Big cooperatives are taking the help of Indian Space Research Organisation (ISRO) to track livestock and fodder in villages. Dairy farming is the latest addition to the list of traditional businesses that are achieving higher efficiency and productivity through technology.
Big cooperatives are taking the help of ISRO to track the milk system at village-level more efficiently. The National Dairy Development Board (NDDB) has taken the help of satellite imaging to track the animal population, fodder status, and land use patterns. Recently, an NDDB project won an award at the Geosmart India 2016 for developing an ‘internet-based dairy geographical information system’ (IDGIS).
IDGIS is a visualisation tool which enables identification of villages and integrates human census, livestock census, land-use and land-cover of villages in all the major milk producing states. A senior NDDB official said around 500,000 villages had been covered, helping milk unions plan their village-level activities more efficiently.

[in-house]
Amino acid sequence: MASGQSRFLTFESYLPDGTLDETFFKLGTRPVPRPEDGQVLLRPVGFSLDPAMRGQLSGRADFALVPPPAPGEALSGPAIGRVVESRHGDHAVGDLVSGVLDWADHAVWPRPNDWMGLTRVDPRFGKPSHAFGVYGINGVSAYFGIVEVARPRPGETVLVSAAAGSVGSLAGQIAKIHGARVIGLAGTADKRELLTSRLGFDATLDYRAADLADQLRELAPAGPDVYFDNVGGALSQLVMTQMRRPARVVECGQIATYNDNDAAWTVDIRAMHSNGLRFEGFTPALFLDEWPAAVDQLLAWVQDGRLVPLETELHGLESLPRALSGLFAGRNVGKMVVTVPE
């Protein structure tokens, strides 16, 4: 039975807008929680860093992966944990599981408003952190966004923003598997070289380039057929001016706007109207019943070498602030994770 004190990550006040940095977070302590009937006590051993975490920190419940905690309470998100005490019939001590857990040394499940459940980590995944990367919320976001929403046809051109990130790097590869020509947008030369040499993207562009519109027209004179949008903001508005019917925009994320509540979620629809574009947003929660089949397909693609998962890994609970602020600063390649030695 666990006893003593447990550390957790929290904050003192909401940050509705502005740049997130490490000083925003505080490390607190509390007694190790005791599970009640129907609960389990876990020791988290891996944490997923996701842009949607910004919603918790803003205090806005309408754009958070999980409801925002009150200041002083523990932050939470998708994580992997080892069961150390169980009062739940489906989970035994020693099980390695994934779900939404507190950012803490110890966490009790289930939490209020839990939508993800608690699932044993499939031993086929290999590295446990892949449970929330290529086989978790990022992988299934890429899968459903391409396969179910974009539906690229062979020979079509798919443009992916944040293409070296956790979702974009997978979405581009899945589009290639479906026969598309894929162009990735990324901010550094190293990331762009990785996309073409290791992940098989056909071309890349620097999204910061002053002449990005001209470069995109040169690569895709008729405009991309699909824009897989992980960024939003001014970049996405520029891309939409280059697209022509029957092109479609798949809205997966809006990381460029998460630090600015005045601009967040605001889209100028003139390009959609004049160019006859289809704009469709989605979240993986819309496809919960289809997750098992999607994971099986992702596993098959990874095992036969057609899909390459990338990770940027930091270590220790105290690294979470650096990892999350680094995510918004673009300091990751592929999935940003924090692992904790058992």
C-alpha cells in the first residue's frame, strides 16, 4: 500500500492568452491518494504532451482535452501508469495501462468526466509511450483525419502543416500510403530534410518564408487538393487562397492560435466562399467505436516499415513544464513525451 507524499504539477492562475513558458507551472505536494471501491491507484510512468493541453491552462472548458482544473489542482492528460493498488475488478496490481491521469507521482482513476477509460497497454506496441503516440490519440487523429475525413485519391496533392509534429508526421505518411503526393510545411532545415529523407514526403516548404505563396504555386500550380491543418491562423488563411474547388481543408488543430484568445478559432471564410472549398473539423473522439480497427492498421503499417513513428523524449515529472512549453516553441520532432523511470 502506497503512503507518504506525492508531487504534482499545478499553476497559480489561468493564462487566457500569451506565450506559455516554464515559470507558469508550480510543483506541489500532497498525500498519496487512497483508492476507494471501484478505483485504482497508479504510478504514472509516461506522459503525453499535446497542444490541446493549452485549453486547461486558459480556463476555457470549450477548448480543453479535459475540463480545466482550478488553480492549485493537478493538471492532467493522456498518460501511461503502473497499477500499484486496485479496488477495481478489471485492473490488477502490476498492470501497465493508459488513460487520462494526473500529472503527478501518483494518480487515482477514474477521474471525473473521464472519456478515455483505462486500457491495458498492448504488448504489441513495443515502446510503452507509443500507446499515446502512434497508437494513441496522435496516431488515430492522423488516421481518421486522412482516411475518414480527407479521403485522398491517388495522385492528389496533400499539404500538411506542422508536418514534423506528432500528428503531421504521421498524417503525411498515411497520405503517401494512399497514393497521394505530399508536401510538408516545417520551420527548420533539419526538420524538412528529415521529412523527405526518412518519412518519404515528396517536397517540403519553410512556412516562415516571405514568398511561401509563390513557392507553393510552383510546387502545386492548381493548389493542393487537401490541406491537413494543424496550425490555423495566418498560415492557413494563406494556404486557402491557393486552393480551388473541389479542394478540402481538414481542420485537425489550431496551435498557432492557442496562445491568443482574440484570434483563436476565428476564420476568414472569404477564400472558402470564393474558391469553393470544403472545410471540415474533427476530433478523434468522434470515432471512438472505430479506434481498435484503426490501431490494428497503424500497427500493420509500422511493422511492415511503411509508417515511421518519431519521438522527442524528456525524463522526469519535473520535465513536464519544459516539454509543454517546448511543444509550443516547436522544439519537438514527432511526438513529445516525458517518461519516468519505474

Anand-based NDDB has also joined hands with ISRO’s Space Applications Centre and completed a pilot study of the fodder growing areas in Banaskantha district of Gujarat, using satellite imaging. Implemented at a mass scale, this would help policymakers address scarcity of fodder.
The project assumes significance when pitched against the current fodder growing pattern in India. While India is the largest milk producing country in the world, around 80 per cent of dairy farmers are small and marginal and contribute to 70 per cent of total milk production. They, however, do not own much land. According to estimates only five per cent of the country’s farmland is devoted to fodder farming.
ISRO had earlier developed crop production forecast technology for major food crops, using remote sensing techniques. However, fodder crops are normally grown sparsely and on very small plots, said an NDDB official. “This makes the job of discrimination of these crops through remote sensing quite challenging,” he added.
The pilot project at Banaskantha estimated the area under green fodder crops in the district (81,000 hectares) and fallow areas as well as cultivable wastelands (57,000 hectares) with 77 per cent accuracy level. It also pointed out that around 35 per cent of the villages in the district have more than five per cent wasteland which could be developed to grow fodder.
This would help in planning the fodder supply chain in case of any shortage in a particular area. Fodder prices have nearly doubled in the past 10 years and fodder shortage is estimated to rise to 400 million tonnes by 2025. This study will now be scaled up on the national level.